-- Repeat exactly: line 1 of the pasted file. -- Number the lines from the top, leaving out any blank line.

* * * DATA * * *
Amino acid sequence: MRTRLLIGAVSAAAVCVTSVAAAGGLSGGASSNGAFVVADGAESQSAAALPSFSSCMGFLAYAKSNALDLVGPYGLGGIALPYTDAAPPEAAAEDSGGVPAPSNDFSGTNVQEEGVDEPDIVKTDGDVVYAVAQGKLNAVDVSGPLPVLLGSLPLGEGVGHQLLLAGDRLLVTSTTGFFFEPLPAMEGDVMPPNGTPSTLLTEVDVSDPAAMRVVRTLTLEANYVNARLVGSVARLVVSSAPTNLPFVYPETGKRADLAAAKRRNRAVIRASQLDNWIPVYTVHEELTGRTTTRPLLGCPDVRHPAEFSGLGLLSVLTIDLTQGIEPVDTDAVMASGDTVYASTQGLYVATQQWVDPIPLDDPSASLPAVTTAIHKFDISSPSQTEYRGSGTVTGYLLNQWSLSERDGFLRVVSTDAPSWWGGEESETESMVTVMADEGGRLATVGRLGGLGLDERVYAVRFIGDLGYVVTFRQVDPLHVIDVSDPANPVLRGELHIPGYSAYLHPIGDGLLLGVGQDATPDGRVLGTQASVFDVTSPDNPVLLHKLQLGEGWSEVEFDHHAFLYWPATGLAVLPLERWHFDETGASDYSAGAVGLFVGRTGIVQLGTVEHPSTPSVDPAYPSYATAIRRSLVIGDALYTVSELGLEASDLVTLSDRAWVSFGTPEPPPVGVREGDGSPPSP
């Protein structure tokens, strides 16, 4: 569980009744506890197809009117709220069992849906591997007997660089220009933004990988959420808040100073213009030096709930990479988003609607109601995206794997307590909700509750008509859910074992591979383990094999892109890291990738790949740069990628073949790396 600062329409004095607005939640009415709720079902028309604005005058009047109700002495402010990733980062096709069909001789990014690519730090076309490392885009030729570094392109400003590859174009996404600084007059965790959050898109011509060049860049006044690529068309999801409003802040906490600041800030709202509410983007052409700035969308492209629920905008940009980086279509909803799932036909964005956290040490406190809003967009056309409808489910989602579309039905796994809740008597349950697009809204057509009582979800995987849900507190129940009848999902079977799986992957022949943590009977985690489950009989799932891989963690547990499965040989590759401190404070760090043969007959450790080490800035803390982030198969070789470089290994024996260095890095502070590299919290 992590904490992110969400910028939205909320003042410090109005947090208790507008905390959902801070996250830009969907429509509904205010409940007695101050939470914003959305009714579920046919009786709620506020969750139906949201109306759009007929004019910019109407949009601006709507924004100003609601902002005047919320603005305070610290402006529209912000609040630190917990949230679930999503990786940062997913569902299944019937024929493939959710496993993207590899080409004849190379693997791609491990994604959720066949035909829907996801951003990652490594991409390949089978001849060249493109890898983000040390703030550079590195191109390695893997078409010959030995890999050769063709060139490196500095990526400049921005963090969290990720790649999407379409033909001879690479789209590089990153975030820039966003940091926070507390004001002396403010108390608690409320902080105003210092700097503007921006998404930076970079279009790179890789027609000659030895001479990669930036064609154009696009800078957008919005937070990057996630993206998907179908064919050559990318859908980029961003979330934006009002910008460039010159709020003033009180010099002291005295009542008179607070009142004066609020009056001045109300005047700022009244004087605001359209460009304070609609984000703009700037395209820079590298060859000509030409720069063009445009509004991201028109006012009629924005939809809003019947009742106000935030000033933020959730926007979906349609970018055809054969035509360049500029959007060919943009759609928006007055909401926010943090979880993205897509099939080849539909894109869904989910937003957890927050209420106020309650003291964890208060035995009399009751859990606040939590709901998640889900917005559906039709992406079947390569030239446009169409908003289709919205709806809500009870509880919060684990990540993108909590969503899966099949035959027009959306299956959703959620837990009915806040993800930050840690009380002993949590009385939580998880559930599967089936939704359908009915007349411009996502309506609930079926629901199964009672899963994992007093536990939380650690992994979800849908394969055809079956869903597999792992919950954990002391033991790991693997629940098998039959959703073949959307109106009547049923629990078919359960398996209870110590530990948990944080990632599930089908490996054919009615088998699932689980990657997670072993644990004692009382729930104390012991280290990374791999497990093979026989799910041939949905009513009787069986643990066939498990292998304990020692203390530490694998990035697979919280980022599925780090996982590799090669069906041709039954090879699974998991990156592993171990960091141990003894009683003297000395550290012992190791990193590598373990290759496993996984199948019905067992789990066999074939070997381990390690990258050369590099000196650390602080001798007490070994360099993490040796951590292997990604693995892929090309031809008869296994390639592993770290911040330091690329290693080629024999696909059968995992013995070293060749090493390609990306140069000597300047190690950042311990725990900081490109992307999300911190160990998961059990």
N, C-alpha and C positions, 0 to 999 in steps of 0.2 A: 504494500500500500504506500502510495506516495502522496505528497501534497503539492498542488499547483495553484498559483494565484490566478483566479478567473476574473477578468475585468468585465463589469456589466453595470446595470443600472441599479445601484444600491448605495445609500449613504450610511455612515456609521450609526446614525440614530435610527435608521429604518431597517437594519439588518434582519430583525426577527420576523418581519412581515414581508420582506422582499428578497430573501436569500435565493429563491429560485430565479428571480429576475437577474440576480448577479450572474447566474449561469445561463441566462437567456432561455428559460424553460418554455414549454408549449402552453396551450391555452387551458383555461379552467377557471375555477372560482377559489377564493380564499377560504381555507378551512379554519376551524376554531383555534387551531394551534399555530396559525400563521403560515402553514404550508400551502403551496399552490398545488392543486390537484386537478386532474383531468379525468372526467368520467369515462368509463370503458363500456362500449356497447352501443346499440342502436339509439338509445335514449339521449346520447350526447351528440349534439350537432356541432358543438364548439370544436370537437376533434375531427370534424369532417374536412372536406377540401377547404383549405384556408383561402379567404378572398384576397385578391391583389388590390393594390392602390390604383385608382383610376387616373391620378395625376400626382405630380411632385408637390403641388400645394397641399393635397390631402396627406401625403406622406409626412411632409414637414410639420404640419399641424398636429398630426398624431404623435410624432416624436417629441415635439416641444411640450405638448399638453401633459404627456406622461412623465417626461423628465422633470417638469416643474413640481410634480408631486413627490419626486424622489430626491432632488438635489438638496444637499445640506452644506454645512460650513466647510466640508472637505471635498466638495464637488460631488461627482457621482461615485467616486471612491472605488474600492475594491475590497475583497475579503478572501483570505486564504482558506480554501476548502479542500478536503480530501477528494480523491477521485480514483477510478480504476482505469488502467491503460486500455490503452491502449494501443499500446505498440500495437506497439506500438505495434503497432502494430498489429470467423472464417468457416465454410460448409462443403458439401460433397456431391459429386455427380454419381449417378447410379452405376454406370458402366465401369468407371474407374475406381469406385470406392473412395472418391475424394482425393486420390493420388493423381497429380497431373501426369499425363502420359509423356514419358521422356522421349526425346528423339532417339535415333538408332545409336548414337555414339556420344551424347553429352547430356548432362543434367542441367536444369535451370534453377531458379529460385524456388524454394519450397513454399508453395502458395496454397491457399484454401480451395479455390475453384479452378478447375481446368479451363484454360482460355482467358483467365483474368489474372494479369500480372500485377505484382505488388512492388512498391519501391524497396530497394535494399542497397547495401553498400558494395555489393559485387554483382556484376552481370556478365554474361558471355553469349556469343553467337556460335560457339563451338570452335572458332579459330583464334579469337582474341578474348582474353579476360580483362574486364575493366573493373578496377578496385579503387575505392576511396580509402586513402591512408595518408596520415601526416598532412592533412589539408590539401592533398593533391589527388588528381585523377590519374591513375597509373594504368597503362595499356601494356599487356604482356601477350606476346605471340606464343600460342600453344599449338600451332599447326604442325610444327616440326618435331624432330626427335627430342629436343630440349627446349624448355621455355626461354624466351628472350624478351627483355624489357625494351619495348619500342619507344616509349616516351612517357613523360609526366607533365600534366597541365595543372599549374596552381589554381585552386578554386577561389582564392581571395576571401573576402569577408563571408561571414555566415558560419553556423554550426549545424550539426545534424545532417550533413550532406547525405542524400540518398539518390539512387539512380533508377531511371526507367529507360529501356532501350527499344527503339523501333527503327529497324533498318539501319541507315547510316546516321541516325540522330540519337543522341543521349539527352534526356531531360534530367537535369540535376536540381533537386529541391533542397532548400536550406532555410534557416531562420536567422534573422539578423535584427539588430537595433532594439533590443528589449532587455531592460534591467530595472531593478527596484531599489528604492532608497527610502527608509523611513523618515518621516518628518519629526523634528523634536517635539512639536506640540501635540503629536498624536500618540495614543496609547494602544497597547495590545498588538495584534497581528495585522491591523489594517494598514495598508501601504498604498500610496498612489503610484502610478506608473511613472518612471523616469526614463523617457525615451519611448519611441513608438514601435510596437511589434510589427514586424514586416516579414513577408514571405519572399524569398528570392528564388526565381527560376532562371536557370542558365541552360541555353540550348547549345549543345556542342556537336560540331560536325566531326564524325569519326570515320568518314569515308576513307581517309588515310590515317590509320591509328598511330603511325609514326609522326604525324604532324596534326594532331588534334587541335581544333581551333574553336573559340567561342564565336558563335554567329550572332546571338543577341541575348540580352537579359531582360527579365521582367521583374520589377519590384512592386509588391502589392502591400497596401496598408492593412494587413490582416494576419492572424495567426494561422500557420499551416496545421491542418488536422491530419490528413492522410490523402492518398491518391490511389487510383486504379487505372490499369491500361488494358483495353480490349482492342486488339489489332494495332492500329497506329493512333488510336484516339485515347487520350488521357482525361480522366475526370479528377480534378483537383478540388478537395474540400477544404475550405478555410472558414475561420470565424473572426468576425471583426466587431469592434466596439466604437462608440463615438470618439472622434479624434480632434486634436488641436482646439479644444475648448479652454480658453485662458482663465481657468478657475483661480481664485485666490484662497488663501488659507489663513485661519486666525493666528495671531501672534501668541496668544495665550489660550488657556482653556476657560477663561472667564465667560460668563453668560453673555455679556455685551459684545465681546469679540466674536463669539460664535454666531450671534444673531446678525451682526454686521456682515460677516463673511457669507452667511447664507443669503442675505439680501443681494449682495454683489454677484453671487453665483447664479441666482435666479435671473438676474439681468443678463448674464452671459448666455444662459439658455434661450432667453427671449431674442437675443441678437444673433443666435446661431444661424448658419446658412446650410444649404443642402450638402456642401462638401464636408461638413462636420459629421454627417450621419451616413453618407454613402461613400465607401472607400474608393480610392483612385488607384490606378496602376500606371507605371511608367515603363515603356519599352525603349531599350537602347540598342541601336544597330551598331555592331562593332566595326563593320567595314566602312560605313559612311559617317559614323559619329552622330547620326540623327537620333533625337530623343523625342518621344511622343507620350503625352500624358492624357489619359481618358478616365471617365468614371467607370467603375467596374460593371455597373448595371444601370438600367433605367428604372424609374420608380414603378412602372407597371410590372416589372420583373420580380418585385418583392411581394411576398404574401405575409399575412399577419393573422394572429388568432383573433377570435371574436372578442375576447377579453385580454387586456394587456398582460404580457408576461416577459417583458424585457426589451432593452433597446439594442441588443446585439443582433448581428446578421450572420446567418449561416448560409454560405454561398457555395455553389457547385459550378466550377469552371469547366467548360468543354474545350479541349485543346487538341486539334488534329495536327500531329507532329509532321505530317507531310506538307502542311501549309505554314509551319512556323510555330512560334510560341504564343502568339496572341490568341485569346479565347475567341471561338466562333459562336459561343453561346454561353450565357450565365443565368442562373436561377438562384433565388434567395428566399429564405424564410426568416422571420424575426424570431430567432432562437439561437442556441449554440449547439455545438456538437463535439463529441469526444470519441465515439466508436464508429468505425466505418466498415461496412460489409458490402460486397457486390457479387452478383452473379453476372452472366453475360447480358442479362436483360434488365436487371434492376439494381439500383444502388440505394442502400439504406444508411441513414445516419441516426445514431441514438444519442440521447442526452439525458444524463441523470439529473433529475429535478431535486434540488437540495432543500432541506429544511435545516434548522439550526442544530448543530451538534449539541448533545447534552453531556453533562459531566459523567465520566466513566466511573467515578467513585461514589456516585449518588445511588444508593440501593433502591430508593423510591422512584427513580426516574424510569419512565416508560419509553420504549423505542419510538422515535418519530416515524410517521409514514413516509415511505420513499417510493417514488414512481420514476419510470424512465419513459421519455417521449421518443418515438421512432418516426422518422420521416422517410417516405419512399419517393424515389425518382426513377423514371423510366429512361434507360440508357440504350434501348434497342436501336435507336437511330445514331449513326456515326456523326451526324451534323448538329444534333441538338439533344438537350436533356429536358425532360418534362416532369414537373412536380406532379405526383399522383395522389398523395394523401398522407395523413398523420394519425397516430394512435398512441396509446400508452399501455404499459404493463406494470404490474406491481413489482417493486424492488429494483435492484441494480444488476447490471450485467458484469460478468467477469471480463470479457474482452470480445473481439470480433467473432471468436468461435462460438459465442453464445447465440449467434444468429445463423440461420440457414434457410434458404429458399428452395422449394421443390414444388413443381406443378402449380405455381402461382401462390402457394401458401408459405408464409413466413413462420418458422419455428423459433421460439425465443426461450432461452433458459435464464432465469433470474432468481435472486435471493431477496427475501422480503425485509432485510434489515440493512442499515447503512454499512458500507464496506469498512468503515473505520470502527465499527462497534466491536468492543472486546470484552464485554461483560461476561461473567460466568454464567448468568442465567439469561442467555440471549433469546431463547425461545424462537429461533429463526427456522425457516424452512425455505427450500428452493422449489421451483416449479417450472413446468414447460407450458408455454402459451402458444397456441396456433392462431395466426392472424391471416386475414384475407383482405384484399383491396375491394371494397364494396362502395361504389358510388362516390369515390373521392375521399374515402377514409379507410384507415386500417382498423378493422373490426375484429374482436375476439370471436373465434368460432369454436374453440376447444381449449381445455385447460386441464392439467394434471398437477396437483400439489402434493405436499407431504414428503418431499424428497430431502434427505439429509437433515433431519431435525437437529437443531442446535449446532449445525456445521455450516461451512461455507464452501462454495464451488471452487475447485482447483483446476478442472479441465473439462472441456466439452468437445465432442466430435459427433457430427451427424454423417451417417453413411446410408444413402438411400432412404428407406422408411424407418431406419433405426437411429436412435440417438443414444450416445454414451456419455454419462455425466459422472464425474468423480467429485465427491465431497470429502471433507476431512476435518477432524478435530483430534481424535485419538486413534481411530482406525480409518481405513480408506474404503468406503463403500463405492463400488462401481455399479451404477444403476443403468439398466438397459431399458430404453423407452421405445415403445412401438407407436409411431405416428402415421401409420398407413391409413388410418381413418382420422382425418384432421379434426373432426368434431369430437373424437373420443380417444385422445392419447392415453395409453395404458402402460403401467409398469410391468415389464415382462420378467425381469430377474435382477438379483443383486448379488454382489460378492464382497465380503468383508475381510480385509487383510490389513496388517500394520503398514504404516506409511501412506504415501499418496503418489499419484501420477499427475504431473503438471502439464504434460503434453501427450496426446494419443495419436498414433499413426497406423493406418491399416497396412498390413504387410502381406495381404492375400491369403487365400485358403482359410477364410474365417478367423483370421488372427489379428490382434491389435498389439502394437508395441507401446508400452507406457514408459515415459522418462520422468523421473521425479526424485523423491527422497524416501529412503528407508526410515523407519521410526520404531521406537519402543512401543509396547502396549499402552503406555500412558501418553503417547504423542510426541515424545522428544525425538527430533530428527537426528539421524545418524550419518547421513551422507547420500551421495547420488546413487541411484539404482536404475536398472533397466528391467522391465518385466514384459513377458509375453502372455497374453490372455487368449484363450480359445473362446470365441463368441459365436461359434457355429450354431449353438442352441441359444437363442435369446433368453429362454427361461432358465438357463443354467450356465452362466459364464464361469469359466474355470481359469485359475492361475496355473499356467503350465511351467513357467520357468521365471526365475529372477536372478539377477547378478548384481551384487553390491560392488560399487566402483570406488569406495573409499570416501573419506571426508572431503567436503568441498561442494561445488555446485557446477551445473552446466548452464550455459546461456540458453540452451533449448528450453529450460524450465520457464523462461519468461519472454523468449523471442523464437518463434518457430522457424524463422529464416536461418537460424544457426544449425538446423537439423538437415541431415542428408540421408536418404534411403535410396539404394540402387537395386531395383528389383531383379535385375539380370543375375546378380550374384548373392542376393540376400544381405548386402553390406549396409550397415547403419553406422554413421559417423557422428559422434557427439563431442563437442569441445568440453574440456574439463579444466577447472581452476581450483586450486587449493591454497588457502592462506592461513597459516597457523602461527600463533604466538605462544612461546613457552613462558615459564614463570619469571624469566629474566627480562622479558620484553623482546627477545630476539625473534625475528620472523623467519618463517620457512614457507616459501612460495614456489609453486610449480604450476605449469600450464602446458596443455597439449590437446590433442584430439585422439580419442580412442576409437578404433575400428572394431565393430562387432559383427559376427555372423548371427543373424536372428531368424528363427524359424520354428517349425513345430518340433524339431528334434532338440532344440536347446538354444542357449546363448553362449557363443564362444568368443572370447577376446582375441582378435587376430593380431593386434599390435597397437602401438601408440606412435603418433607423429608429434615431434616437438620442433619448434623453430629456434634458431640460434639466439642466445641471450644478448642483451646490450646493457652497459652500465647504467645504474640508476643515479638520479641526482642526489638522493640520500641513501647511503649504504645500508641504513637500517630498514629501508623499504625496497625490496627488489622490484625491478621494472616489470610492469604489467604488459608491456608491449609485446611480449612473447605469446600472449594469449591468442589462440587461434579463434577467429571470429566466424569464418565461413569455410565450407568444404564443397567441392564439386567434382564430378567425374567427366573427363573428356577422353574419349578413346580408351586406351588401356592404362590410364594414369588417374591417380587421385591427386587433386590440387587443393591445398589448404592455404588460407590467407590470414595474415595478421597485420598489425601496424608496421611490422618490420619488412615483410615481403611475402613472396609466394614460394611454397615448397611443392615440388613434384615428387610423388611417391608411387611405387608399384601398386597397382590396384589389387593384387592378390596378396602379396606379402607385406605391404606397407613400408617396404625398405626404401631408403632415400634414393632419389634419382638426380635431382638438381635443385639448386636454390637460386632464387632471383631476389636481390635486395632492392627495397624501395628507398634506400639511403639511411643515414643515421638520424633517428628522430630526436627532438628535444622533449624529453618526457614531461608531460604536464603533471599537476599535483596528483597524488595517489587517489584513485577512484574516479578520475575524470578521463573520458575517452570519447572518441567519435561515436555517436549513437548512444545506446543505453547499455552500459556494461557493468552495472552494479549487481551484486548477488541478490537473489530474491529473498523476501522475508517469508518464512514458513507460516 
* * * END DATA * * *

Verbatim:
Amino acid sequence: MRTRLLIGAVSAAAVCVTSVAAAGGLSGGASSNGAFVVADGAESQSAAALPSFSSCMGFLAYAKSNALDLVGPYGLGGIALPYTDAAPPEAAAEDSGGVPAPSNDFSGTNVQEEGVDEPDIVKTDGDVVYAVAQGKLNAVDVSGPLPVLLGSLPLGEGVGHQLLLAGDRLLVTSTTGFFFEPLPAMEGDVMPPNGTPSTLLTEVDVSDPAAMRVVRTLTLEANYVNARLVGSVARLVVSSAPTNLPFVYPETGKRADLAAAKRRNRAVIRASQLDNWIPVYTVHEELTGRTTTRPLLGCPDVRHPAEFSGLGLLSVLTIDLTQGIEPVDTDAVMASGDTVYASTQGLYVATQQWVDPIPLDDPSASLPAVTTAIHKFDISSPSQTEYRGSGTVTGYLLNQWSLSERDGFLRVVSTDAPSWWGGEESETESMVTVMADEGGRLATVGRLGGLGLDERVYAVRFIGDLGYVVTFRQVDPLHVIDVSDPANPVLRGELHIPGYSAYLHPIGDGLLLGVGQDATPDGRVLGTQASVFDVTSPDNPVLLHKLQLGEGWSEVEFDHHAFLYWPATGLAVLPLERWHFDETGASDYSAGAVGLFVGRTGIVQLGTVEHPSTPSVDPAYPSYATAIRRSLVIGDALYTVSELGLEASDLVTLSDRAWVSFGTPEPPPVGVREGDGSPPSP